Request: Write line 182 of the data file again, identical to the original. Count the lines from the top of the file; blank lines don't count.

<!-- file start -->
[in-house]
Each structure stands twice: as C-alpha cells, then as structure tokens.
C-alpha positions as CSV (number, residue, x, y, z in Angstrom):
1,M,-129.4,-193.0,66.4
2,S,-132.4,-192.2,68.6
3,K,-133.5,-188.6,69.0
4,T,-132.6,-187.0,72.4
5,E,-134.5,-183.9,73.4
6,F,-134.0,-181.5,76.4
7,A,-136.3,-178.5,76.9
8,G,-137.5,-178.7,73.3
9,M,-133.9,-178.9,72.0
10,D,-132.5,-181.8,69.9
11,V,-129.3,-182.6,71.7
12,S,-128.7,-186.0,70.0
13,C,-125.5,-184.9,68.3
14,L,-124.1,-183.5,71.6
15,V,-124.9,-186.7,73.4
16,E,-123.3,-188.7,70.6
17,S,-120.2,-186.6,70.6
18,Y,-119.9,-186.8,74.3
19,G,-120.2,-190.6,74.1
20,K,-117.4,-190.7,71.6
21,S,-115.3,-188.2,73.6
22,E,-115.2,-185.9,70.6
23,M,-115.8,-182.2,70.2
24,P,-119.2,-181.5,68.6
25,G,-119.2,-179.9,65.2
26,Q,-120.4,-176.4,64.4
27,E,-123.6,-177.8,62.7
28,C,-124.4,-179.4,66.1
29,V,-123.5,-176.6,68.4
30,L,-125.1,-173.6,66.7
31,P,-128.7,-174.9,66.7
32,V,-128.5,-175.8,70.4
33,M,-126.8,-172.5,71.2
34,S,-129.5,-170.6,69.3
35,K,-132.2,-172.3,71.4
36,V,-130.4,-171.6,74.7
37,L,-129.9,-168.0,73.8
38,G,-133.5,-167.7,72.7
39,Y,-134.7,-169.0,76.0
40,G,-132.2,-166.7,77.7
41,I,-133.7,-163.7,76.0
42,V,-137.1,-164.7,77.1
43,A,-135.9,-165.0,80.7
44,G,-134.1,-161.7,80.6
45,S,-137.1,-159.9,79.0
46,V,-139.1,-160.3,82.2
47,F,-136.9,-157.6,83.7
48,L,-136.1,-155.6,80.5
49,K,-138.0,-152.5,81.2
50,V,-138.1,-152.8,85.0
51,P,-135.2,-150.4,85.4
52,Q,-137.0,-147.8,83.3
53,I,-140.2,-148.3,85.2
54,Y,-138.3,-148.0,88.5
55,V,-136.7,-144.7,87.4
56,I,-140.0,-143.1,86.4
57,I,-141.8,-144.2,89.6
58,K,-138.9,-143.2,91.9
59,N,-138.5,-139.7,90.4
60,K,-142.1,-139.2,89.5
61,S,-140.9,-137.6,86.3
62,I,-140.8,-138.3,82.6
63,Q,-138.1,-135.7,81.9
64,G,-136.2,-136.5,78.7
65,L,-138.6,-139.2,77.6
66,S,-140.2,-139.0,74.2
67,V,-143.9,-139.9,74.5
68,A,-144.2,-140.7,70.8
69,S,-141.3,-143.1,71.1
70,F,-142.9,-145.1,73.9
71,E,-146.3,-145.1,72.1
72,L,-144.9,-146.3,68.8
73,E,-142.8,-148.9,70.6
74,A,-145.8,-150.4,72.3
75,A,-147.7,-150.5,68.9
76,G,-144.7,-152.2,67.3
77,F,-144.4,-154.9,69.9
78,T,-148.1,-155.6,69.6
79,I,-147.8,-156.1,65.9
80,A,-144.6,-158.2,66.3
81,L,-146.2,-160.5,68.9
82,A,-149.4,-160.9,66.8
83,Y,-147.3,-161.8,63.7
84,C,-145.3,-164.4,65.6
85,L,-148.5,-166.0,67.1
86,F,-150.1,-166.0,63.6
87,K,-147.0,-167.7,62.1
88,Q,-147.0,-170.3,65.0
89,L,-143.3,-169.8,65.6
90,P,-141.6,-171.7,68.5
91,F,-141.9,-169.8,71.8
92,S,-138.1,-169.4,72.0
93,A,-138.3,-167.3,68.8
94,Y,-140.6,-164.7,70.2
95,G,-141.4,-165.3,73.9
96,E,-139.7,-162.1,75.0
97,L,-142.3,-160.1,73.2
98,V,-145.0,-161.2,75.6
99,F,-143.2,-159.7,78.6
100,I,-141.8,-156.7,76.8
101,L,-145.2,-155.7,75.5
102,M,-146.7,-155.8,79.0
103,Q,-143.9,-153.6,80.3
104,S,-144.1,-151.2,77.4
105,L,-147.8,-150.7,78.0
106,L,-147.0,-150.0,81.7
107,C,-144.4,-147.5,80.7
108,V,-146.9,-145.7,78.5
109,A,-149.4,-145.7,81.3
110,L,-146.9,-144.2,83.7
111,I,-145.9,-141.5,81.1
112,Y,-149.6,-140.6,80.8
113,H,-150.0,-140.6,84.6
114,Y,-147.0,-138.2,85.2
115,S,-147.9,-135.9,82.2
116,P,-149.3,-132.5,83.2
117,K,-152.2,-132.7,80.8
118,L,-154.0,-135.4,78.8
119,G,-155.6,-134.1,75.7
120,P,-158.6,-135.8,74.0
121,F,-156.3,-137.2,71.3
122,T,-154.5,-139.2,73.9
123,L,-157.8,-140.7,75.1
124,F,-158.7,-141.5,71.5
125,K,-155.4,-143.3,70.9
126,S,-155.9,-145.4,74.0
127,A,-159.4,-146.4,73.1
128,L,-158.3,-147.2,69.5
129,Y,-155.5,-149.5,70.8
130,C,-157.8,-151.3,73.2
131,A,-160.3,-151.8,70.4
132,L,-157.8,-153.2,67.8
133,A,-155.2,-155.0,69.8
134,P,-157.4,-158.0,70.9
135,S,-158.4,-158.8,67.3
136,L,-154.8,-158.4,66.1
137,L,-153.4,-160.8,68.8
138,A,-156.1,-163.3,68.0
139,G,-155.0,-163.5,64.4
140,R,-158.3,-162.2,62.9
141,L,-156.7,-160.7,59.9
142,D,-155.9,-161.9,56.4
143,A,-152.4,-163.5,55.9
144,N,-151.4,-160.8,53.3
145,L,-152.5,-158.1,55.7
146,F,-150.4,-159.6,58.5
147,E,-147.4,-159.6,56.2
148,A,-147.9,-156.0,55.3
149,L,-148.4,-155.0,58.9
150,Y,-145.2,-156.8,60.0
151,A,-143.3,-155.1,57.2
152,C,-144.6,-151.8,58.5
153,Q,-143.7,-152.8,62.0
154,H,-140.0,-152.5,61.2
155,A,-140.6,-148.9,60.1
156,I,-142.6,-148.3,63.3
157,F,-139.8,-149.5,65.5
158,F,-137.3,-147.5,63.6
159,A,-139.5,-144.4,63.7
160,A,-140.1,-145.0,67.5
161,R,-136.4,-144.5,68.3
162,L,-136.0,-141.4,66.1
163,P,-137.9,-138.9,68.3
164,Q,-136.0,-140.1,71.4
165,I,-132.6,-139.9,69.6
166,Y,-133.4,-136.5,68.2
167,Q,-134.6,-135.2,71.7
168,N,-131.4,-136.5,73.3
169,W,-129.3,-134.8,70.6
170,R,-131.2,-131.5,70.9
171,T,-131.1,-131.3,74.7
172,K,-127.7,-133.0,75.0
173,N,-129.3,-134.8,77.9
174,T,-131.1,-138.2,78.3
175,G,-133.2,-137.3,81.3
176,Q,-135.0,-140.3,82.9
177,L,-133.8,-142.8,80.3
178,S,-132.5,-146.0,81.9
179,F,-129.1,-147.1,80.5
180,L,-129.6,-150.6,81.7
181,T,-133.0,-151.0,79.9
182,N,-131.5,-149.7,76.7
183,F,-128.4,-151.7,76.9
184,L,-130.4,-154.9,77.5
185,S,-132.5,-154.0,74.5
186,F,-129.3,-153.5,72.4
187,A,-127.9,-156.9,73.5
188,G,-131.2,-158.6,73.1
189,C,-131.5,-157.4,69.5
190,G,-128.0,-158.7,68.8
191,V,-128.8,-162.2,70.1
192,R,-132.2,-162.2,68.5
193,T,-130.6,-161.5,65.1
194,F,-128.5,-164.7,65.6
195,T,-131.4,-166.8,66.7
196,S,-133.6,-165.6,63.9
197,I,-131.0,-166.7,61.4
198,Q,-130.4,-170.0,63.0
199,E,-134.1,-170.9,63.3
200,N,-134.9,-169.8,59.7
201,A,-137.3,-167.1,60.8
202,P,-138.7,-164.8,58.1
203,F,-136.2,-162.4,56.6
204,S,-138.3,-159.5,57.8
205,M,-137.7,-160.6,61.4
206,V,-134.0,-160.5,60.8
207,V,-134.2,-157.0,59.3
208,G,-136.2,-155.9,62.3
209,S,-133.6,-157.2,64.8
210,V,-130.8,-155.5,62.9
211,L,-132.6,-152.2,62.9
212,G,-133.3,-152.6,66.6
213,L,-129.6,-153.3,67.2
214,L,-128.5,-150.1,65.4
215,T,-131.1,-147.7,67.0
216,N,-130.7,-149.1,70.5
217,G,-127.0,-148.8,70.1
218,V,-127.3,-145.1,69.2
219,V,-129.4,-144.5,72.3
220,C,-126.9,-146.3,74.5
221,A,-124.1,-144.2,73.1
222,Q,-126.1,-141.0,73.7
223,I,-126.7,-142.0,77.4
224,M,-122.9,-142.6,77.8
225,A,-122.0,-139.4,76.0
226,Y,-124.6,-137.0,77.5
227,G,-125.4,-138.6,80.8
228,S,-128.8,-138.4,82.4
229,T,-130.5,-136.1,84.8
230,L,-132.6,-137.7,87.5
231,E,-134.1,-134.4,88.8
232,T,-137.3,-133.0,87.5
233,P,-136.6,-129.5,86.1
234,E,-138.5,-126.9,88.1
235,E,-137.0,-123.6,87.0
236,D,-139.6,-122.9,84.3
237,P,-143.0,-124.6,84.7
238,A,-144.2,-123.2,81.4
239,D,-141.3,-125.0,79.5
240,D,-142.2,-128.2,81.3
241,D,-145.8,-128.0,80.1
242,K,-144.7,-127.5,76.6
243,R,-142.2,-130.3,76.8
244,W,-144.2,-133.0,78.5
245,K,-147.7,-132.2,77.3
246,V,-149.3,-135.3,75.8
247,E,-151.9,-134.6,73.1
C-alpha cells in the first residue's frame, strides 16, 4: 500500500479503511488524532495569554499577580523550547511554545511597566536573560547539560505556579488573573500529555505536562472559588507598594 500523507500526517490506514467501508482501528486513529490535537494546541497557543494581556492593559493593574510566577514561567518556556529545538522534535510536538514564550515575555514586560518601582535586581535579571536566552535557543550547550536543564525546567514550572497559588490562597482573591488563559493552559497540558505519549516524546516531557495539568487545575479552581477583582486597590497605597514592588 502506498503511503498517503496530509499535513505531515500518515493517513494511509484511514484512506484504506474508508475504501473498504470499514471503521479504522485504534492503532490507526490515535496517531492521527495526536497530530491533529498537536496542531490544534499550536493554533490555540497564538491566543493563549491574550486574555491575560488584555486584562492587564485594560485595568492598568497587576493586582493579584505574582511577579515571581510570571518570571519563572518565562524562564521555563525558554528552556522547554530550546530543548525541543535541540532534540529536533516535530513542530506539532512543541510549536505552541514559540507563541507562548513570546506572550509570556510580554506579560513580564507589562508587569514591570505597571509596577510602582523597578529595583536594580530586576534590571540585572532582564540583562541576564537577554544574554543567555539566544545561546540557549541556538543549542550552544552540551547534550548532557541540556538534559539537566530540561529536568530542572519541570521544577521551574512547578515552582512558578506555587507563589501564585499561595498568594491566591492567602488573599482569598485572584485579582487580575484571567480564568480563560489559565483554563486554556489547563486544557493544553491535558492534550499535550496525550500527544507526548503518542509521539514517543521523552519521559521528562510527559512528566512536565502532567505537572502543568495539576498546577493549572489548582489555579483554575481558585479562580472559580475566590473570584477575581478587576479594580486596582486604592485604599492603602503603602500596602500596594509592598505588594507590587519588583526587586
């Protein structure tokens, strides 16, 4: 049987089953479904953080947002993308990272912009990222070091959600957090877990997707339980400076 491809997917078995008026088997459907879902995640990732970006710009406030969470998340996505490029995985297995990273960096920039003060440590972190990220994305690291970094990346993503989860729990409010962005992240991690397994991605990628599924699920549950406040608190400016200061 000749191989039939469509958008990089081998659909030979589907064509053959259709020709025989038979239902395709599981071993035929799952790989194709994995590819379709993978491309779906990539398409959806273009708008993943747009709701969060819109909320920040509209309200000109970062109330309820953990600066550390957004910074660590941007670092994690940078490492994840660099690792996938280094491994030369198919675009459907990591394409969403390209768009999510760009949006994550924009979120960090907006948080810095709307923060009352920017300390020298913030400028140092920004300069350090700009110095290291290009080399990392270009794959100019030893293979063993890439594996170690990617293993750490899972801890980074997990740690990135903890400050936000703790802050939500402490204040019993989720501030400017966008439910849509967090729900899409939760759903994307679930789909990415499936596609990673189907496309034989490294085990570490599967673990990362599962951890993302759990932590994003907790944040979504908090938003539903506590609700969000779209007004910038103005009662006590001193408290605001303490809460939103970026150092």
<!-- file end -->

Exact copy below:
179,F,-129.1,-147.1,80.5